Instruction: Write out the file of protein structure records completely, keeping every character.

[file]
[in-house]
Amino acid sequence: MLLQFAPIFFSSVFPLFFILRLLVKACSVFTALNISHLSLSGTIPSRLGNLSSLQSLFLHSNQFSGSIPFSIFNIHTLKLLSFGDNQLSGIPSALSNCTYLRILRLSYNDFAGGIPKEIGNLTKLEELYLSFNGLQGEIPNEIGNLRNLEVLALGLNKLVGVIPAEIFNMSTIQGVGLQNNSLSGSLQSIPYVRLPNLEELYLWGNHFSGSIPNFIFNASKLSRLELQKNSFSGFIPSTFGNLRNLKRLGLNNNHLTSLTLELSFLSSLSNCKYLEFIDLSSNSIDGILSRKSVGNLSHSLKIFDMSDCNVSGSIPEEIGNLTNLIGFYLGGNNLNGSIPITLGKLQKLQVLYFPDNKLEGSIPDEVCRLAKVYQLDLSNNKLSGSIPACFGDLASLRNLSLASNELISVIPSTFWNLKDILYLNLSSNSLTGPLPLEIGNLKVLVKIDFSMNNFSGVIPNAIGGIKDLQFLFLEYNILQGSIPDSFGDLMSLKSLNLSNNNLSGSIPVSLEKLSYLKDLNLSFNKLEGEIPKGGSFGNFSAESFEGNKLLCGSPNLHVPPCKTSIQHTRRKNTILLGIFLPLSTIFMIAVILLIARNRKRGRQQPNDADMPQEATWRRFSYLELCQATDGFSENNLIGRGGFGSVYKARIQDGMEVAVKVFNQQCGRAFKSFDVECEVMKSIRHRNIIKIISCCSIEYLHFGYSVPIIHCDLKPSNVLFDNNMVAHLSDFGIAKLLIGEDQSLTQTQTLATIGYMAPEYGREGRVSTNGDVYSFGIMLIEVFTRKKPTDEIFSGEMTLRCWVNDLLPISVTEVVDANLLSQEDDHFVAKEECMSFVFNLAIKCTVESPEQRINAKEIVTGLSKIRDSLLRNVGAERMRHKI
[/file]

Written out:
[in-house]
Amino acid sequence: MLLQFAPIFFSSVFPLFFILRLLVKACSVFTALNISHLSLSGTIPSRLGNLSSLQSLFLHSNQFSGSIPFSIFNIHTLKLLSFGDNQLSGIPSALSNCTYLRILRLSYNDFAGGIPKEIGNLTKLEELYLSFNGLQGEIPNEIGNLRNLEVLALGLNKLVGVIPAEIFNMSTIQGVGLQNNSLSGSLQSIPYVRLPNLEELYLWGNHFSGSIPNFIFNASKLSRLELQKNSFSGFIPSTFGNLRNLKRLGLNNNHLTSLTLELSFLSSLSNCKYLEFIDLSSNSIDGILSRKSVGNLSHSLKIFDMSDCNVSGSIPEEIGNLTNLIGFYLGGNNLNGSIPITLGKLQKLQVLYFPDNKLEGSIPDEVCRLAKVYQLDLSNNKLSGSIPACFGDLASLRNLSLASNELISVIPSTFWNLKDILYLNLSSNSLTGPLPLEIGNLKVLVKIDFSMNNFSGVIPNAIGGIKDLQFLFLEYNILQGSIPDSFGDLMSLKSLNLSNNNLSGSIPVSLEKLSYLKDLNLSFNKLEGEIPKGGSFGNFSAESFEGNKLLCGSPNLHVPPCKTSIQHTRRKNTILLGIFLPLSTIFMIAVILLIARNRKRGRQQPNDADMPQEATWRRFSYLELCQATDGFSENNLIGRGGFGSVYKARIQDGMEVAVKVFNQQCGRAFKSFDVECEVMKSIRHRNIIKIISCCSIEYLHFGYSVPIIHCDLKPSNVLFDNNMVAHLSDFGIAKLLIGEDQSLTQTQTLATIGYMAPEYGREGRVSTNGDVYSFGIMLIEVFTRKKPTDEIFSGEMTLRCWVNDLLPISVTEVVDANLLSQEDDHFVAKEECMSFVFNLAIKCTVESPEQRINAKEIVTGLSKIRDSLLRNVGAERMRHKI